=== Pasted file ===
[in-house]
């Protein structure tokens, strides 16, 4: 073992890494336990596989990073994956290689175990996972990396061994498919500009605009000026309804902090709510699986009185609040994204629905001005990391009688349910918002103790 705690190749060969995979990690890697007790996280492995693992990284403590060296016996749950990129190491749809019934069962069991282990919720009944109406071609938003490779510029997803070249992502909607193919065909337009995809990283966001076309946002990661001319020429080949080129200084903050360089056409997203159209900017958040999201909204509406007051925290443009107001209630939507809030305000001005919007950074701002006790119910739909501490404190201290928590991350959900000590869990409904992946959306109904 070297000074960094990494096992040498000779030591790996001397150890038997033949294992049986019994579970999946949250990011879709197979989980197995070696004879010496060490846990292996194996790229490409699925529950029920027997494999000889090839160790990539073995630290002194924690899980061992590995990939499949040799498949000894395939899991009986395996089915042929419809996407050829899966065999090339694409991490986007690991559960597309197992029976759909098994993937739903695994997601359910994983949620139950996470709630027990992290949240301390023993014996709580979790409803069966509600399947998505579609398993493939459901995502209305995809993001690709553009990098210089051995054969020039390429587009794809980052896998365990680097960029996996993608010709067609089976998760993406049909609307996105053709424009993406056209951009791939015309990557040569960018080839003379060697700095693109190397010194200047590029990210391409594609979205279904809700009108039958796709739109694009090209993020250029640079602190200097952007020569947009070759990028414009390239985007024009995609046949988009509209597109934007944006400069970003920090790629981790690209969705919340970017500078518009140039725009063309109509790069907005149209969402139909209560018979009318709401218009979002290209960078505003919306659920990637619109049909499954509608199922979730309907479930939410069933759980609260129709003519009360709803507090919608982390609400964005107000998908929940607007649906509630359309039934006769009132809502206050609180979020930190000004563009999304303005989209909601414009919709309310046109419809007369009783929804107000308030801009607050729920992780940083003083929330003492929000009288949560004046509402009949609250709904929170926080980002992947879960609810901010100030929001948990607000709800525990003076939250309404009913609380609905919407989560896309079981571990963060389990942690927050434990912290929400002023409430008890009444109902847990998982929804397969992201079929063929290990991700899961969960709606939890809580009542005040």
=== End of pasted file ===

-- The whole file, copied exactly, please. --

[in-house]
């Protein structure tokens, strides 16, 4: 073992890494336990596989990073994956290689175990996972990396061994498919500009605009000026309804902090709510699986009185609040994204629905001005990391009688349910918002103790 705690190749060969995979990690890697007790996280492995693992990284403590060296016996749950990129190491749809019934069962069991282990919720009944109406071609938003490779510029997803070249992502909607193919065909337009995809990283966001076309946002990661001319020429080949080129200084903050360089056409997203159209900017958040999201909204509406007051925290443009107001209630939507809030305000001005919007950074701002006790119910739909501490404190201290928590991350959900000590869990409904992946959306109904 070297000074960094990494096992040498000779030591790996001397150890038997033949294992049986019994579970999946949250990011879709197979989980197995070696004879010496060490846990292996194996790229490409699925529950029920027997494999000889090839160790990539073995630290002194924690899980061992590995990939499949040799498949000894395939899991009986395996089915042929419809996407050829899966065999090339694409991490986007690991559960597309197992029976759909098994993937739903695994997601359910994983949620139950996470709630027990992290949240301390023993014996709580979790409803069966509600399947998505579609398993493939459901995502209305995809993001690709553009990098210089051995054969020039390429587009794809980052896998365990680097960029996996993608010709067609089976998760993406049909609307996105053709424009993406056209951009791939015309990557040569960018080839003379060697700095693109190397010194200047590029990210391409594609979205279904809700009108039958796709739109694009090209993020250029640079602190200097952007020569947009070759990028414009390239985007024009995609046949988009509209597109934007944006400069970003920090790629981790690209969705919340970017500078518009140039725009063309109509790069907005149209969402139909209560018979009318709401218009979002290209960078505003919306659920990637619109049909499954509608199922979730309907479930939410069933759980609260129709003519009360709803507090919608982390609400964005107000998908929940607007649906509630359309039934006769009132809502206050609180979020930190000004563009999304303005989209909601414009919709309310046109419809007369009783929804107000308030801009607050729920992780940083003083929330003492929000009288949560004046509402009949609250709904929170926080980002992947879960609810901010100030929001948990607000709800525990003076939250309404009913609380609905919407989560896309079981571990963060389990942690927050434990912290929400002023409430008890009444109902847990998982929804397969992201079929063929290990991700899961969960709606939890809580009542005040």